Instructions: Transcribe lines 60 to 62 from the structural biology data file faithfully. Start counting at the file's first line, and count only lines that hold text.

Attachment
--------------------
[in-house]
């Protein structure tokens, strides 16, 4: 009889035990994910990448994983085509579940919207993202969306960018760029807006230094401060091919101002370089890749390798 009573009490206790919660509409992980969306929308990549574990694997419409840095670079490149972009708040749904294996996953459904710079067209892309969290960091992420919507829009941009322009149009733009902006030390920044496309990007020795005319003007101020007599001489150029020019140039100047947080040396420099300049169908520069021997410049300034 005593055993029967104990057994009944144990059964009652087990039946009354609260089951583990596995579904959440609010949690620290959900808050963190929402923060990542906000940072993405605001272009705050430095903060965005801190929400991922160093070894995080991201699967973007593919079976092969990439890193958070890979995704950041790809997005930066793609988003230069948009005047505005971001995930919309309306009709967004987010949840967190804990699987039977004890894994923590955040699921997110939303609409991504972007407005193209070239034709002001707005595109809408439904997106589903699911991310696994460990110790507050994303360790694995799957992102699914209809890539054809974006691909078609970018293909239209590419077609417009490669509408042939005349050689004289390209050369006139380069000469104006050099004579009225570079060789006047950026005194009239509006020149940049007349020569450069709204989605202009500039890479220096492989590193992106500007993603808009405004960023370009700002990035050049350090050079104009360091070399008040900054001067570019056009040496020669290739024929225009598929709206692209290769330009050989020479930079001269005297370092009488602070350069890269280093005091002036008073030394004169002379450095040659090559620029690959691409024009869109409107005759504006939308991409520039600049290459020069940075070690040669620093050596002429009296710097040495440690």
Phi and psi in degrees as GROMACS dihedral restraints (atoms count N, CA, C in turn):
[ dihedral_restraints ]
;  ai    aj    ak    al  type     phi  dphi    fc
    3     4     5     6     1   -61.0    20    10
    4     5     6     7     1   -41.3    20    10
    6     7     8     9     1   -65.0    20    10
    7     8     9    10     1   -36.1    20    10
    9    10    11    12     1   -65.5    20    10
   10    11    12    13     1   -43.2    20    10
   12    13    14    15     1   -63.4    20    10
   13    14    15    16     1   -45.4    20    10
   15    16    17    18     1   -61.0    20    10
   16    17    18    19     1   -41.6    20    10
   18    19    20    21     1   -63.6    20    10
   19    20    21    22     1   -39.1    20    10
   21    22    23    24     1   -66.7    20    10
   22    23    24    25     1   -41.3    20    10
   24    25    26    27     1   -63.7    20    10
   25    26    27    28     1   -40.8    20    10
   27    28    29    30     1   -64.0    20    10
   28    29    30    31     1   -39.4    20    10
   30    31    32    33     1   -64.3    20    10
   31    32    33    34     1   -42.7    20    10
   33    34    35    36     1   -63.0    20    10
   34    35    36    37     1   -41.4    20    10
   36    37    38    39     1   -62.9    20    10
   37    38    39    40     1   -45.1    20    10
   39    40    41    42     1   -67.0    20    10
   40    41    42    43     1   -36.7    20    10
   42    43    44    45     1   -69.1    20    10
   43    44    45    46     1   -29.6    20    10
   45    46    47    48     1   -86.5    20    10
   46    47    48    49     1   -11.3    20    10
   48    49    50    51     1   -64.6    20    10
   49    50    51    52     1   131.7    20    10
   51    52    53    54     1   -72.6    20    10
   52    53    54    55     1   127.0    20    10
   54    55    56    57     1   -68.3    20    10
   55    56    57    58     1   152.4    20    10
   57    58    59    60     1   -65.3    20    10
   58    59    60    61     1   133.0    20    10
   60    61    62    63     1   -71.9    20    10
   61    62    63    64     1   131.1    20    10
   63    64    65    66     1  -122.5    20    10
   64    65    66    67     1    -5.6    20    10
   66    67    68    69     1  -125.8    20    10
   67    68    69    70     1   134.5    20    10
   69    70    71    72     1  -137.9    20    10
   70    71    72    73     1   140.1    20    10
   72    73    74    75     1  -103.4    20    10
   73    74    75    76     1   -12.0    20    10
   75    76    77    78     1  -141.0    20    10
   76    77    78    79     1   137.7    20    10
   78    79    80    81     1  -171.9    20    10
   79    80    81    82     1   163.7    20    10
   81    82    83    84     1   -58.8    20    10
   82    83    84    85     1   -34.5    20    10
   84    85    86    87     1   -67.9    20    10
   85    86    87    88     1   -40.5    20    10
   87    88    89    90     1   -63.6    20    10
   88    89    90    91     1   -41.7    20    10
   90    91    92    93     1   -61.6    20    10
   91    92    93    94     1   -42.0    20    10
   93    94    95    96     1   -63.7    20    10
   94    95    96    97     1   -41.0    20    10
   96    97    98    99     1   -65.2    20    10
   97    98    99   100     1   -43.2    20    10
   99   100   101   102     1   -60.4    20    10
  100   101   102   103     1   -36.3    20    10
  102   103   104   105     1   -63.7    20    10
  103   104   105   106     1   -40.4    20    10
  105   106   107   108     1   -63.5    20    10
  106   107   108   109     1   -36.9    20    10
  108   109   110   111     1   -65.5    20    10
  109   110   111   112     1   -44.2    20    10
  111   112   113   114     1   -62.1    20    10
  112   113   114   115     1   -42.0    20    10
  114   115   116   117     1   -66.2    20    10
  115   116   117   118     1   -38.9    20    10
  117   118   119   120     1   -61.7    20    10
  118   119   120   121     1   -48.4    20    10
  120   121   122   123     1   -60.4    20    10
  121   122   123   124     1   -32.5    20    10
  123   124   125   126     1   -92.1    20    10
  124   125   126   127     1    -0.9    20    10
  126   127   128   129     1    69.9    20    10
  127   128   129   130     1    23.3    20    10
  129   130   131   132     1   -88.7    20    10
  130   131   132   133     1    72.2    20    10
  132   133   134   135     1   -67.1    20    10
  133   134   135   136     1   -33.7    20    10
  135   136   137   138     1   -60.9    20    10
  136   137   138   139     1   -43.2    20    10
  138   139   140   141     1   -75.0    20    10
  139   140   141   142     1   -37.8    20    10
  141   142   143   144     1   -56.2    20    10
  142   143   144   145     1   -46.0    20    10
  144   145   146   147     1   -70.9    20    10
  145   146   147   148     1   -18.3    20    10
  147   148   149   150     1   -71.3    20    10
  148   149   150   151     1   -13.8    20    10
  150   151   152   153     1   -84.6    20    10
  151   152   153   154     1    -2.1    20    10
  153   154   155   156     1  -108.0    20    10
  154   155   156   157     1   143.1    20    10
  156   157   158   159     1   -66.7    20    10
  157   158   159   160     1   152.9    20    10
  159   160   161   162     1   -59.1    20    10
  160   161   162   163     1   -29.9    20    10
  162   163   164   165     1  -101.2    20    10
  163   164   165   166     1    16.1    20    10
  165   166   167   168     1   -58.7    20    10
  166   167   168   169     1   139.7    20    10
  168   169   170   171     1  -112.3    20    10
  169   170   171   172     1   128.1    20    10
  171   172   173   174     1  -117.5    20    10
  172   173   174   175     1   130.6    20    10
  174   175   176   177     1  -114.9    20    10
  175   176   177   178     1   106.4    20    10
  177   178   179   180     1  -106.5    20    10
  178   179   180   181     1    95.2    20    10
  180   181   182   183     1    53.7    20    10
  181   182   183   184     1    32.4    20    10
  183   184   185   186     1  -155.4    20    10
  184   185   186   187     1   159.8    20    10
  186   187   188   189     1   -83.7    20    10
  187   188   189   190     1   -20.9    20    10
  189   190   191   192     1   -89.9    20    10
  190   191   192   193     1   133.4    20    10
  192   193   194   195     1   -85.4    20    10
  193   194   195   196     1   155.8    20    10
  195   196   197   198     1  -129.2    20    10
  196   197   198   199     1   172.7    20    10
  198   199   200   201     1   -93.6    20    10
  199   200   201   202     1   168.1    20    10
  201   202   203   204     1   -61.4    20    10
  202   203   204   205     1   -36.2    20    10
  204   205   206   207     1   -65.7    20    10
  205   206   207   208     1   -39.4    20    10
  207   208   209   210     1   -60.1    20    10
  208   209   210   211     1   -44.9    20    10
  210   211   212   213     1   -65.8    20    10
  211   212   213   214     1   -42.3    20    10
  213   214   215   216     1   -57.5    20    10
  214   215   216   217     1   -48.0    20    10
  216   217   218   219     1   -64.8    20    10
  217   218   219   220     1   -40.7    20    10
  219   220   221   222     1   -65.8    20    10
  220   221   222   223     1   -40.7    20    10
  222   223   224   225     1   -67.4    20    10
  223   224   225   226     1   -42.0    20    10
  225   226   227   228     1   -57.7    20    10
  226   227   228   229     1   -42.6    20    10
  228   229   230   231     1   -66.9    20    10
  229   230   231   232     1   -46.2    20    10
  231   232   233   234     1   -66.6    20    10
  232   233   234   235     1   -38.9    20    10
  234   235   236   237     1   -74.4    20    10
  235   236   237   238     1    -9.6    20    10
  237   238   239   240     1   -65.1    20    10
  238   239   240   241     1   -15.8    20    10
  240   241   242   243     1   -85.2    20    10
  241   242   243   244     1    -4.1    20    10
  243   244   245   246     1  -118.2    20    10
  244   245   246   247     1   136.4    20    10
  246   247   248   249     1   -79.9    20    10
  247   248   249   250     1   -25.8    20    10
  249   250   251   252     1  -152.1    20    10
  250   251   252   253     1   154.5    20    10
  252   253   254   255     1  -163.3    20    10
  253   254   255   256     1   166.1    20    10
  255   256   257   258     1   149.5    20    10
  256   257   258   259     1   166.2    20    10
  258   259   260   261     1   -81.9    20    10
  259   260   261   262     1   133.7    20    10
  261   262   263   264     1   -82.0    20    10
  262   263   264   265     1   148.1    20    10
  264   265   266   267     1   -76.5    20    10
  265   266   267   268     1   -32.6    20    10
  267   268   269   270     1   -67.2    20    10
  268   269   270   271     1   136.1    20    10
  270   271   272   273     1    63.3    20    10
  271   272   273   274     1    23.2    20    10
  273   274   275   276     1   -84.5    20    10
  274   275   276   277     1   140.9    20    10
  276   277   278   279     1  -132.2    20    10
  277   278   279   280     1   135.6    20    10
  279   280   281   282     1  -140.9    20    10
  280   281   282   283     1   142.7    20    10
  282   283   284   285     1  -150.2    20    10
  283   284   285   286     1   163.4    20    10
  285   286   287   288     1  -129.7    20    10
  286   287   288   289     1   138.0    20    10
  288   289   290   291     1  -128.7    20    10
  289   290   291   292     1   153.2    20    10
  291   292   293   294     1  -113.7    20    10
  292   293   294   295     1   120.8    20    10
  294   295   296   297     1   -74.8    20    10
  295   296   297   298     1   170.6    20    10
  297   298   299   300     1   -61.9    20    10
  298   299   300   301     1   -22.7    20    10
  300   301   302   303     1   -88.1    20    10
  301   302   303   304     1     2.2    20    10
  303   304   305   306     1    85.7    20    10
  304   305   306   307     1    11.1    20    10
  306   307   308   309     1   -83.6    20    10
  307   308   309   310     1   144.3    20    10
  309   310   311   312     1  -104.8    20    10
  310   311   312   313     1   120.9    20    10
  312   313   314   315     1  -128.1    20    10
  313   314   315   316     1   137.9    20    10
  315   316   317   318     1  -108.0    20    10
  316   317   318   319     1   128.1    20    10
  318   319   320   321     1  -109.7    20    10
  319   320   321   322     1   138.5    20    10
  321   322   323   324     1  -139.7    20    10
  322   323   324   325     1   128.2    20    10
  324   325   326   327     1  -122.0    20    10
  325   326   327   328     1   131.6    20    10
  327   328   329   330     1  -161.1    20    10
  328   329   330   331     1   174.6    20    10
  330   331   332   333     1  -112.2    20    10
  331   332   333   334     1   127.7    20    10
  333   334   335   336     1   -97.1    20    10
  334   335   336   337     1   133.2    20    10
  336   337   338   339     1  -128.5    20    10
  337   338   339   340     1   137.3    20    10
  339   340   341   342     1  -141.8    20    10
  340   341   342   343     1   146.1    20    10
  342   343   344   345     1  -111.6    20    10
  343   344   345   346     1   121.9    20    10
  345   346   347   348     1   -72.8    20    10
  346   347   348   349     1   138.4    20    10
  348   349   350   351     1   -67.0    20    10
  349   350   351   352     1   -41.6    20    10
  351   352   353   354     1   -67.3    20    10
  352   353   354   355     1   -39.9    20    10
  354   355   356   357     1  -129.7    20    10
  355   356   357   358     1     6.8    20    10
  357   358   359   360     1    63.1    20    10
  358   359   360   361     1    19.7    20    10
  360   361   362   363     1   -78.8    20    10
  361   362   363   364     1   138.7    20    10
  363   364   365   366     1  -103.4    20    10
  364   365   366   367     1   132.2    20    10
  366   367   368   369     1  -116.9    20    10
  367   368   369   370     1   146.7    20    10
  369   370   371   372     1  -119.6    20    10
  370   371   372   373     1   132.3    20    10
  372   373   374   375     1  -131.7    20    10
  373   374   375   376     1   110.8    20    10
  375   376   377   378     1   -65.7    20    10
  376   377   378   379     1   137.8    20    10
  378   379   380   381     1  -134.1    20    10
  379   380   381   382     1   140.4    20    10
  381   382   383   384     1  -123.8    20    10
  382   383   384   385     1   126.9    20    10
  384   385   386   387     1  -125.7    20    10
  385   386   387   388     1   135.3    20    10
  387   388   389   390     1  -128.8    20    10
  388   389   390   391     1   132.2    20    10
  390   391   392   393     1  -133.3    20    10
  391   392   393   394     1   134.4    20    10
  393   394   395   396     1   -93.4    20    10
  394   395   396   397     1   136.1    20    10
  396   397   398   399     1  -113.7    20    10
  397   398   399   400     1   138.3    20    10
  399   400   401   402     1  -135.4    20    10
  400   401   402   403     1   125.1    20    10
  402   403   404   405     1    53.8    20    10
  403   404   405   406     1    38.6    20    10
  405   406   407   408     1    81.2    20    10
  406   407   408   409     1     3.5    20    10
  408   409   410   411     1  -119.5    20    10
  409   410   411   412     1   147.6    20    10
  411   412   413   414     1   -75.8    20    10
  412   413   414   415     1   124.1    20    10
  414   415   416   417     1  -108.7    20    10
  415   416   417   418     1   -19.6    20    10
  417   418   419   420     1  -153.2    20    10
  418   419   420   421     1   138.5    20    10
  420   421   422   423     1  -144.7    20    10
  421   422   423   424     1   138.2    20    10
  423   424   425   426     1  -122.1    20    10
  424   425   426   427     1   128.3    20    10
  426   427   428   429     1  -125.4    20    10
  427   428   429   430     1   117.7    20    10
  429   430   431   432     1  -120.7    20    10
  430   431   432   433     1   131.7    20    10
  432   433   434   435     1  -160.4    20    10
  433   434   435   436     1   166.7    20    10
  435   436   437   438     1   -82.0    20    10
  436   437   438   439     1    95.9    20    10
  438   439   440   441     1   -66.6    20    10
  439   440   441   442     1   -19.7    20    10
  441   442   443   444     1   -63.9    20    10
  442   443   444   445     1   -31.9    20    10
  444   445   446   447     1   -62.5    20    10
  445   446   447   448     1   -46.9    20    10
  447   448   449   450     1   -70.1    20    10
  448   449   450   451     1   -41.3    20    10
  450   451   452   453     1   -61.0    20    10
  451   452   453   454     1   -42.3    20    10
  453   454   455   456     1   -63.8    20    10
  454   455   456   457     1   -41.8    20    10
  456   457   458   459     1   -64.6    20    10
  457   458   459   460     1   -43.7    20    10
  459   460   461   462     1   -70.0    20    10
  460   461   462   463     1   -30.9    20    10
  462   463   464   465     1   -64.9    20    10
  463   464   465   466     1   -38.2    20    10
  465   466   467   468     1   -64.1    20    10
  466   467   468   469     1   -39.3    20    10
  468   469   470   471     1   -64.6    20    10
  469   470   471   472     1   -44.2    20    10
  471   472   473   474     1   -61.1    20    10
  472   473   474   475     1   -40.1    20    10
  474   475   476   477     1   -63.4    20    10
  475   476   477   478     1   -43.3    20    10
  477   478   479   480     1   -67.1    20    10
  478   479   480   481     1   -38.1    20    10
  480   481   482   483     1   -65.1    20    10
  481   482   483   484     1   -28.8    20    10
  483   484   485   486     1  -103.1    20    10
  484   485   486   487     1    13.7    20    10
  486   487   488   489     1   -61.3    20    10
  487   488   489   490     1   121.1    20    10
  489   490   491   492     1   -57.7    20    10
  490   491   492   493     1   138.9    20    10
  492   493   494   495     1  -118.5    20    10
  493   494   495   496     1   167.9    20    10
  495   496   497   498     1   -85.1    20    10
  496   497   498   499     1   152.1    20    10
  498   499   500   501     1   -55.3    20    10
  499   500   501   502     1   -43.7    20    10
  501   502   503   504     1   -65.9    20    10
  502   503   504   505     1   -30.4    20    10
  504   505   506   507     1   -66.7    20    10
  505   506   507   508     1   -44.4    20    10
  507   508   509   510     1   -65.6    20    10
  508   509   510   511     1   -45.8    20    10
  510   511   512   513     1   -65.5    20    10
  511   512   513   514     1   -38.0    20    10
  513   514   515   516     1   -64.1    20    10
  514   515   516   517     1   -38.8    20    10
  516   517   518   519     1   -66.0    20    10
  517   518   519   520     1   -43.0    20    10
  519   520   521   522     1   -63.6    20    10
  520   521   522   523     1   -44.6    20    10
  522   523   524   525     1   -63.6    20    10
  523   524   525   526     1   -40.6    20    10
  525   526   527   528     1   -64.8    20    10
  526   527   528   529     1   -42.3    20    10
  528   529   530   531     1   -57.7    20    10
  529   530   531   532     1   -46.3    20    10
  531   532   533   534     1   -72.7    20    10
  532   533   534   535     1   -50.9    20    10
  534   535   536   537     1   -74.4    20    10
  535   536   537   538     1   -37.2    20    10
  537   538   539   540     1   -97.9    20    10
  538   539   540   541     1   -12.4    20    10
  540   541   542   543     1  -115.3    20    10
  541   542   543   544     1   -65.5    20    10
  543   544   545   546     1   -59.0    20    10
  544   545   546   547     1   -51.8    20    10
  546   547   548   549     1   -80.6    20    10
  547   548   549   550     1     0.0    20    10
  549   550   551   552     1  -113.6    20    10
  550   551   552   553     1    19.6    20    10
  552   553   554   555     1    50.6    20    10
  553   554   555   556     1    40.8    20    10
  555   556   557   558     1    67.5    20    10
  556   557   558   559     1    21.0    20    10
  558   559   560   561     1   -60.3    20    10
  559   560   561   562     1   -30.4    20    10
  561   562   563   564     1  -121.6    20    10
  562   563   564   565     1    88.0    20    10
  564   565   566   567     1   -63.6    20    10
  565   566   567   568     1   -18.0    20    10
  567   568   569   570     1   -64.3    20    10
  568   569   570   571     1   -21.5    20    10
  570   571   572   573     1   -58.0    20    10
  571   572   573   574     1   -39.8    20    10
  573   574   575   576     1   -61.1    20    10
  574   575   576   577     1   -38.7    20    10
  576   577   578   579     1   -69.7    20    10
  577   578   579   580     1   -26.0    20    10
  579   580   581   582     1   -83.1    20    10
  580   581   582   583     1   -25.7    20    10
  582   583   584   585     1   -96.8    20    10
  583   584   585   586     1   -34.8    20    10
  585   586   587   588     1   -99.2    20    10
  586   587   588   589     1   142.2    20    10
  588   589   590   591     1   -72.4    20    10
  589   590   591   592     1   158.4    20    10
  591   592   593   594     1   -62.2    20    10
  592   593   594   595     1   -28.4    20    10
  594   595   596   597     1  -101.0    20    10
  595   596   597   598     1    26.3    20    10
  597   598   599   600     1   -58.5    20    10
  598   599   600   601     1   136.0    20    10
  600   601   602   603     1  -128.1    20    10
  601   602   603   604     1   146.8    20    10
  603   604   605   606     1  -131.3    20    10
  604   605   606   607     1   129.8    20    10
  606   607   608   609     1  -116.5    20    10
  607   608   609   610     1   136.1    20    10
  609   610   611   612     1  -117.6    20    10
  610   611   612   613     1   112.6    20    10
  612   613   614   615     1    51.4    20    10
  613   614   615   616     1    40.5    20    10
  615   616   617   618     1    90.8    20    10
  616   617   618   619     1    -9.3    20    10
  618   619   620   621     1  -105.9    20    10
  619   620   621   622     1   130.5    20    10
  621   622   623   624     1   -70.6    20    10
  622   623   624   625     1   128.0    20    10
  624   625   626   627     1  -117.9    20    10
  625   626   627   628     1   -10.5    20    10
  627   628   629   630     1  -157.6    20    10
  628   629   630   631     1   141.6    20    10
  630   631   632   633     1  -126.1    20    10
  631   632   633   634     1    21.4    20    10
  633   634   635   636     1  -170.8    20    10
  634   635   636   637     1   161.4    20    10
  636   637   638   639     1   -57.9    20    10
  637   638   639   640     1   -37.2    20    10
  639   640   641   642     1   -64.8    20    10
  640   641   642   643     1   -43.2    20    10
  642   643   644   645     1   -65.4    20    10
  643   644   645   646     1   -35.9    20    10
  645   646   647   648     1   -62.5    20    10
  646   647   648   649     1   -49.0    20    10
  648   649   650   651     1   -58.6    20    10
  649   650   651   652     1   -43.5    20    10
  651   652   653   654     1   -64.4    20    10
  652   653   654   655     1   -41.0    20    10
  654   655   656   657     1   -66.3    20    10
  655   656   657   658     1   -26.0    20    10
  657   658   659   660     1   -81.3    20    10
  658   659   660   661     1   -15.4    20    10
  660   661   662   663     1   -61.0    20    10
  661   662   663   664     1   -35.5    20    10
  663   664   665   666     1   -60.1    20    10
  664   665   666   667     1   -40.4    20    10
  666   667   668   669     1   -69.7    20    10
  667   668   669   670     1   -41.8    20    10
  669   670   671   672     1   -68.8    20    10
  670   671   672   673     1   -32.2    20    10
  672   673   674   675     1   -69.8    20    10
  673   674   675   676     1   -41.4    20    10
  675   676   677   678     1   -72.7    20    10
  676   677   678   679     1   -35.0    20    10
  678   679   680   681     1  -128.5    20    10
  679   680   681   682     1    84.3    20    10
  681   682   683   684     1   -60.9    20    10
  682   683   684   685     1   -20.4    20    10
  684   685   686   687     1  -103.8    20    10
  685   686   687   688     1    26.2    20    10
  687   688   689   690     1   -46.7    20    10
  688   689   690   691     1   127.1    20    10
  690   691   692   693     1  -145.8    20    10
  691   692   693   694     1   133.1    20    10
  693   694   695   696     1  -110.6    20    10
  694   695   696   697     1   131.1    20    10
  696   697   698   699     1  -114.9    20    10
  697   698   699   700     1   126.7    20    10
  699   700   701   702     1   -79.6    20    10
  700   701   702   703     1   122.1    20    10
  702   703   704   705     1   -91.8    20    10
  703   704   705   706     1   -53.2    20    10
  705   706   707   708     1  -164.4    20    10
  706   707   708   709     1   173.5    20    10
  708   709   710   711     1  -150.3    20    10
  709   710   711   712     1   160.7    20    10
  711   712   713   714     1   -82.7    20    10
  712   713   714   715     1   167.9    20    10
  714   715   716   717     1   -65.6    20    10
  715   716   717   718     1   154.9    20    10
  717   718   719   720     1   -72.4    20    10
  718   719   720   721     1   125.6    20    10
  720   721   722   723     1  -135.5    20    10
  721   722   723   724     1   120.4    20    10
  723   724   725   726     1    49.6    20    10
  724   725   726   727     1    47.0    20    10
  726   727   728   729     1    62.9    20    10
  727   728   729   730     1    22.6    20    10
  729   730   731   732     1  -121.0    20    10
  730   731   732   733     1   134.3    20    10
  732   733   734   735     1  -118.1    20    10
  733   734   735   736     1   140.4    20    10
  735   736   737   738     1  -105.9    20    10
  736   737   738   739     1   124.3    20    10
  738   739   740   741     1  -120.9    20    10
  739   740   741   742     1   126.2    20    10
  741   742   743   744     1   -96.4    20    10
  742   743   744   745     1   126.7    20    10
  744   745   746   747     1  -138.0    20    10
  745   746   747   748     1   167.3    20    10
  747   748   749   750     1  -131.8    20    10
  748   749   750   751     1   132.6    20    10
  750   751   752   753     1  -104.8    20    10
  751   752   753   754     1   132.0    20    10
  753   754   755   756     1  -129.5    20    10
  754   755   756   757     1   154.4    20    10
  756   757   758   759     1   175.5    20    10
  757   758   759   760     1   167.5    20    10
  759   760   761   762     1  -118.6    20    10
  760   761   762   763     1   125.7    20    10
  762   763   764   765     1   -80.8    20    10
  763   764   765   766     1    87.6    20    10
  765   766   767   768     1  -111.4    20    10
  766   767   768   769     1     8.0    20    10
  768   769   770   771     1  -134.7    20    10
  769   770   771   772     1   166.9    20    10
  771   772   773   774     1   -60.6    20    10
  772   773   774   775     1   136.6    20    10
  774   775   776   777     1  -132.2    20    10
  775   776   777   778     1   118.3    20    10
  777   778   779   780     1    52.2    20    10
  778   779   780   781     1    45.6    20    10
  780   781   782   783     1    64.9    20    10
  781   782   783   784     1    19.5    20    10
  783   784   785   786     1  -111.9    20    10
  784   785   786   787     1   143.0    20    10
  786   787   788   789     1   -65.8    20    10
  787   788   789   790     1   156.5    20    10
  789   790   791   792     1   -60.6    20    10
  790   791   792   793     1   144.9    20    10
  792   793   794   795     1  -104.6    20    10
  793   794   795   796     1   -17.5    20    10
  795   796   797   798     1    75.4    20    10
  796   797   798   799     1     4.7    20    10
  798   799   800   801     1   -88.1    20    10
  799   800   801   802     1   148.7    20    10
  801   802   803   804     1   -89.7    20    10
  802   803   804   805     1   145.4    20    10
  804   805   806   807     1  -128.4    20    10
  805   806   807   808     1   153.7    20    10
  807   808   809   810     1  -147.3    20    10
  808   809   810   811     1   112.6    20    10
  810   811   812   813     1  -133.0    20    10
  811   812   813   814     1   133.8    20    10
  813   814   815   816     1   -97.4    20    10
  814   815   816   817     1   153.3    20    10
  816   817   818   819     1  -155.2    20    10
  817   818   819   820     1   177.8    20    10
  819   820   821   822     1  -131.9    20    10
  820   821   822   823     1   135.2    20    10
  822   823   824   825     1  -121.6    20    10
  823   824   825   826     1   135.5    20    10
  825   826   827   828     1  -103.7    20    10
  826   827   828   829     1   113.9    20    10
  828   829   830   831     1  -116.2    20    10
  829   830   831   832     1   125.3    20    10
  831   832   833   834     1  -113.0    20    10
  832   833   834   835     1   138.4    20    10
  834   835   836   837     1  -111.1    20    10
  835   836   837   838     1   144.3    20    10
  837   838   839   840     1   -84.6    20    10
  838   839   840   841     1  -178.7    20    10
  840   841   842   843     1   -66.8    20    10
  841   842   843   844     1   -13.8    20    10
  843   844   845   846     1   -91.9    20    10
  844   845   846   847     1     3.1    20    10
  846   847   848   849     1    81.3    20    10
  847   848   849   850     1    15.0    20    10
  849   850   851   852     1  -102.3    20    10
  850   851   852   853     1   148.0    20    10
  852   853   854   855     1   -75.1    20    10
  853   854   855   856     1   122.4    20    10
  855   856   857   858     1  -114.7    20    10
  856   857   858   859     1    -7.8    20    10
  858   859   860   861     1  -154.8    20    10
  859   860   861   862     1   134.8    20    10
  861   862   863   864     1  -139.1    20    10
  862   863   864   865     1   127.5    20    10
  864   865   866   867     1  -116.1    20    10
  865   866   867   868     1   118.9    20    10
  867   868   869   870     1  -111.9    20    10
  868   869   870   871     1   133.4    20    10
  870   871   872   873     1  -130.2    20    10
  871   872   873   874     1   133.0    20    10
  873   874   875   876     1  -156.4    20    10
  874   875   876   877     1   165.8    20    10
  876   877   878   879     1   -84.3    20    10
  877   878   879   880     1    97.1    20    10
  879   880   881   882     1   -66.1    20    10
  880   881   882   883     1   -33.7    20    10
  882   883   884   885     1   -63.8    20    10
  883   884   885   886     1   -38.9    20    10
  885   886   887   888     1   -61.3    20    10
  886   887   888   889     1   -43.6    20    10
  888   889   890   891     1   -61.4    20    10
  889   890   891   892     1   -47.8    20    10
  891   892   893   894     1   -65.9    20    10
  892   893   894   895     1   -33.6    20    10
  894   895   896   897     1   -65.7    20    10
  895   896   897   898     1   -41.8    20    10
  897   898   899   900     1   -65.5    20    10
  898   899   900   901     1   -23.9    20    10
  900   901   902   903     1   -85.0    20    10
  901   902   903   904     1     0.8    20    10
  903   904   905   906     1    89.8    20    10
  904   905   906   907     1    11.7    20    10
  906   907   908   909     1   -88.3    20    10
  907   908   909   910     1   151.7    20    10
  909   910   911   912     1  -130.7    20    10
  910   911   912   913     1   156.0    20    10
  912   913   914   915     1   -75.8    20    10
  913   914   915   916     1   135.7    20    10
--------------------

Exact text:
   84    85    86    87     1   -67.9    20    10
   85    86    87    88     1   -40.5    20    10
   87    88    89    90     1   -63.6    20    10